$\begingroup$ Going from $1830,422$ we divide to find $1830=4\cdot 422+142$. We keep the $142$. At each stage we divide with remainder and keep the remainder. It is well described on the Wikipedia page I linked. $\endgroup$ – Ross Millikan Dec 22 '17 at 16:20
  • $\begingroup$ okay, i'm starting to understand this. yeah, i've been busy responding to all of the answers/responses on this thread. i will be looking at that right now! thanks again <3 $\endgroup$ – Anthony Dec 22 '17 at 16:26

The Euclidean algorithm will quickly give you the greatest common divisor of two numbers, and in its extended version will give you the formula for a linear combination of the two numbers that equates to the $\gcd$.

I use a table-based form where each line gives a valid solution of $n=A\times s + B\times t$ (reading $n,s,t$ appropriately from each column in a given line). It starts with two "trivial" lines, one for each of the two numbers concerned, and then proceeds by combining the last two lines to form the next line. Using the values $A=4082, B=2053$ as an example:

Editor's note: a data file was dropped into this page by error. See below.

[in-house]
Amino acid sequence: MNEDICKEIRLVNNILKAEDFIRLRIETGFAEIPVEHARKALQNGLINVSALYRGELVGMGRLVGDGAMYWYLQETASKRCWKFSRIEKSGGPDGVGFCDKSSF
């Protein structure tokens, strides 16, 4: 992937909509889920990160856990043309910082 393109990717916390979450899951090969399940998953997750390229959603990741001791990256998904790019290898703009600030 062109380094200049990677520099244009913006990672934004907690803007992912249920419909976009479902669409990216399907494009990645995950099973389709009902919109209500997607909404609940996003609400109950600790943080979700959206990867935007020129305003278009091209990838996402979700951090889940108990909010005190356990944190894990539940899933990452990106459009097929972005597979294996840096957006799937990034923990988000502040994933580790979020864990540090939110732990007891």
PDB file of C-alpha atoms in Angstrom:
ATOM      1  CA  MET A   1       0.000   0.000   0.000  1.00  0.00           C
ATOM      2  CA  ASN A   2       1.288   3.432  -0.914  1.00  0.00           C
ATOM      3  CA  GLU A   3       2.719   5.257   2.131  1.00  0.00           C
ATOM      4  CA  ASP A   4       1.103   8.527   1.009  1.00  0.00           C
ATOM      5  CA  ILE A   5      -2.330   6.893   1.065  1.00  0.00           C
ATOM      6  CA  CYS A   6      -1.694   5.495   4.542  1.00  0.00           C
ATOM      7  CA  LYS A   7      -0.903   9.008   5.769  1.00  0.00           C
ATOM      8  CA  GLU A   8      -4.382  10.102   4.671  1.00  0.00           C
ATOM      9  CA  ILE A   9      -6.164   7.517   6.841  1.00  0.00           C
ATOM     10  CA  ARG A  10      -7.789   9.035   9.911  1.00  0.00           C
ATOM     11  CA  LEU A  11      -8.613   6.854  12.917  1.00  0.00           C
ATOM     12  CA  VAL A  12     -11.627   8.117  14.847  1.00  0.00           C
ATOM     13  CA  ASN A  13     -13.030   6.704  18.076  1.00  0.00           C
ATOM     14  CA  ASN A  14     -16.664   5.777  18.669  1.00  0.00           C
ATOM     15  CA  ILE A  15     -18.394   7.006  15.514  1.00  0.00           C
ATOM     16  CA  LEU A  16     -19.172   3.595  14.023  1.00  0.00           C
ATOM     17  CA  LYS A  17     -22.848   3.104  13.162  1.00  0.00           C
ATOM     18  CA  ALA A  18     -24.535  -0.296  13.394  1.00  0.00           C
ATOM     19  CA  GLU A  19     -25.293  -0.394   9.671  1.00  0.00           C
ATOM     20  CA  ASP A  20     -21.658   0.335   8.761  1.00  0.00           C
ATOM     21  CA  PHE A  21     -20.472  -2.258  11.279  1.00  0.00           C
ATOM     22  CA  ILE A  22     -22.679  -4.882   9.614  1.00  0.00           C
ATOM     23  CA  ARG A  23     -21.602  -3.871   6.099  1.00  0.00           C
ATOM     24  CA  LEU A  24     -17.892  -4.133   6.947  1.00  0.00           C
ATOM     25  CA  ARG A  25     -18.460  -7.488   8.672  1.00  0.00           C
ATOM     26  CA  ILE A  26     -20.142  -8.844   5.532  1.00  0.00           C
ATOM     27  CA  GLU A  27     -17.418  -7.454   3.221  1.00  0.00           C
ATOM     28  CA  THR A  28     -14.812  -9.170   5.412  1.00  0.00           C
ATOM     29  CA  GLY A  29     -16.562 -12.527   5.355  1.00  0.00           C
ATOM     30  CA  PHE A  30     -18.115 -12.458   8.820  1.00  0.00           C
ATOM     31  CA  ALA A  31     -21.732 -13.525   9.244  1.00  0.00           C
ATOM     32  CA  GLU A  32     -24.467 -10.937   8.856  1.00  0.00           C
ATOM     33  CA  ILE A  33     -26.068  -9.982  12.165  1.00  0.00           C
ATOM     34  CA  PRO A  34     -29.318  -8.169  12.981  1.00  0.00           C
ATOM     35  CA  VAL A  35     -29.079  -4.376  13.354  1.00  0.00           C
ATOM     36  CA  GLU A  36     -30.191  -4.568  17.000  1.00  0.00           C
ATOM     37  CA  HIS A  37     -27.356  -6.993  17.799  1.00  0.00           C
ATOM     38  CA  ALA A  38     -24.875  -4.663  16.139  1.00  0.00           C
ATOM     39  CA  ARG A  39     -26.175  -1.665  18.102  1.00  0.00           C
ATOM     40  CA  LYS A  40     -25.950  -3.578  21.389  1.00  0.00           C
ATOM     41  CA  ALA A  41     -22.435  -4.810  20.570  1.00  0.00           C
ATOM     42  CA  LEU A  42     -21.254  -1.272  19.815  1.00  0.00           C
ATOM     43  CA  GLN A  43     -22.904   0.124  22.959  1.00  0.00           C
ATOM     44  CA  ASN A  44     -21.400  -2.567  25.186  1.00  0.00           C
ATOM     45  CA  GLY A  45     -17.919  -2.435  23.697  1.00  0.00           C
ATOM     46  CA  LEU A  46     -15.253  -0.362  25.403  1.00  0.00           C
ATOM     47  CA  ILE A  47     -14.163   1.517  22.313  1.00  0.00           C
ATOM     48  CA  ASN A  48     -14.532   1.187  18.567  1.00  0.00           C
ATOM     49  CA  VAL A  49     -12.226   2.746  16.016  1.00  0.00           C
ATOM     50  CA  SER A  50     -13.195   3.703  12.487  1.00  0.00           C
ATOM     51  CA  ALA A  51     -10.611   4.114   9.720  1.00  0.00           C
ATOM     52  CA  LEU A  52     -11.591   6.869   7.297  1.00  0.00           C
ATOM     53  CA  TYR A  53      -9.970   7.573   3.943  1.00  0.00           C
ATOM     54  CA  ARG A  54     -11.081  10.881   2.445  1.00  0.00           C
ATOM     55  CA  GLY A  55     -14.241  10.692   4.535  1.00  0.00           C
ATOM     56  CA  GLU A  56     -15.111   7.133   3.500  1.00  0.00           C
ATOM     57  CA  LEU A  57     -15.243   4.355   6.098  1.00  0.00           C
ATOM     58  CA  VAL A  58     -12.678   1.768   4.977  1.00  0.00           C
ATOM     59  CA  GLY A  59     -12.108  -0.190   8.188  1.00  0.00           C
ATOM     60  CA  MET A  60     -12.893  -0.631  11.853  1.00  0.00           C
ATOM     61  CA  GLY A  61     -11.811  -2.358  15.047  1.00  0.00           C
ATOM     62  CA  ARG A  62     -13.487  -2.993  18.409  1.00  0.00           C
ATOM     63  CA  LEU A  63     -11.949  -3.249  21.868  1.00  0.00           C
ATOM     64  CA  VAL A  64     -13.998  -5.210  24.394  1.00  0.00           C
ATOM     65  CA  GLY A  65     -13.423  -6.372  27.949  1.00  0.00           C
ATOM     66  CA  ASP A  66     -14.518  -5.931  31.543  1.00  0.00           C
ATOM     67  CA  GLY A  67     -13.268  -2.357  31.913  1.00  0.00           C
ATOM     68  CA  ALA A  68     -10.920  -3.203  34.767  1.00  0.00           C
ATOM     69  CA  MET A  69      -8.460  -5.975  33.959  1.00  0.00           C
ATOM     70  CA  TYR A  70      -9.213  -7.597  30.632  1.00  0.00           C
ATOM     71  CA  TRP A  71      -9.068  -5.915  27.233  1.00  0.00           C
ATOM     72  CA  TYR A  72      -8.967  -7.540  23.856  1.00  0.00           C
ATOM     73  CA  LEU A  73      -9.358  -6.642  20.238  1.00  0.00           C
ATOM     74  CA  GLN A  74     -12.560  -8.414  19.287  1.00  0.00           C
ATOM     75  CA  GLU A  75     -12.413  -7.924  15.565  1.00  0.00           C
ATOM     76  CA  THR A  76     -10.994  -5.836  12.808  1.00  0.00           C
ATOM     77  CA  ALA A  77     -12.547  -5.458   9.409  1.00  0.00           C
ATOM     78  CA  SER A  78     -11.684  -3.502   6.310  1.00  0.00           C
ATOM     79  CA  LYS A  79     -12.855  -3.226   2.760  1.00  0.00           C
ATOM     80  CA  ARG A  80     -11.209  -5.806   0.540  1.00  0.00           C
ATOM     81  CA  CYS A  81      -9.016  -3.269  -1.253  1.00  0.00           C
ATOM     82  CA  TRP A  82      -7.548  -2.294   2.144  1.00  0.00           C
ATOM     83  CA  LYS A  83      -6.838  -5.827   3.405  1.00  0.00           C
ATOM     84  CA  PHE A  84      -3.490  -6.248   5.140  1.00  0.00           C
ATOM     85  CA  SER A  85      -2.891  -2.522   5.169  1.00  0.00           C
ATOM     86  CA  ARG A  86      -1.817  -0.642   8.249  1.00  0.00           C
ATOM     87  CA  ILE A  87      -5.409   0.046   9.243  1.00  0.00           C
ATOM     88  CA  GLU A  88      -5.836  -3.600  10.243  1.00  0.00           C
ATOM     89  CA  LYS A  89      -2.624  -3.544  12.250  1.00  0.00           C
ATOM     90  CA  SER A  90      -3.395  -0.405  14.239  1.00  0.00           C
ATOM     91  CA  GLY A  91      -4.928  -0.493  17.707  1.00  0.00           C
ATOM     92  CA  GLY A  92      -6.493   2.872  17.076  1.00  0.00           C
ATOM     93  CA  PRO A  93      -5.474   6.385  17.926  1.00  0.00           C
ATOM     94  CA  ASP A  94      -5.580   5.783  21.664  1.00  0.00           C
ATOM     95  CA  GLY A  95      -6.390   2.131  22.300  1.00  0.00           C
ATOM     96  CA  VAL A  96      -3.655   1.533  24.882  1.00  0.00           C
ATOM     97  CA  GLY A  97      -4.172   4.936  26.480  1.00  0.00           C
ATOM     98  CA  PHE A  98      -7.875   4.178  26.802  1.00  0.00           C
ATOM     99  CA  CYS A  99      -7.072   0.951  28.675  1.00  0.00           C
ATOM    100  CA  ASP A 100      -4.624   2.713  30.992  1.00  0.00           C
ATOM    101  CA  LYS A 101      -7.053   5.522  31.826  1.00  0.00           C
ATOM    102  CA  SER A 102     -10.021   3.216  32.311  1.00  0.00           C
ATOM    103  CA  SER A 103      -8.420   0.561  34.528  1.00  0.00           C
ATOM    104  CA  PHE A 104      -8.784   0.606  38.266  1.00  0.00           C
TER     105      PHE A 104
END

\begin{array}{c|c} n & s & t & q \\ \hline 4082 & 1 & 0 & \\ 2253 & 0 & 1 & 1 \\ 1829 & 1 & -1 & 1 \\ 424 & -1 & 2 & 4 \\ 133 & 5 & -9 & 3 \\ 25 & -16 & 29 & 5 \\ 8 & 85 & -154 & 3 \\ 1 & -271 & 491 & 8 \\ \end{array}

$q$ shows what multiple of that line to subtract from the line above to make the next line - it is as big an integer as possible to make the subtraction still leave a positive value for the next $n$.

This shows that $\gcd(4082,2253)=1$ and thus they have no common factors.

  • $\begingroup$ i am so confused by that image and some of the terms you are throwing around. i'm really bad at math, but i need this for a piece of code that i'm writing $\endgroup$ – Anthony Dec 22 '17 at 15:58
  • $\begingroup$ Sorry if it's confusing for you. The key is that each line is a valid solution to the formula $n=4082s+2253t$ (taking $n,s,t$ from the appropriate columns). The link at the top ("Euclidean algorithm") goes to the Wikipedia page which has some code. $\endgroup$ – Joffan Dec 22 '17 at 16:03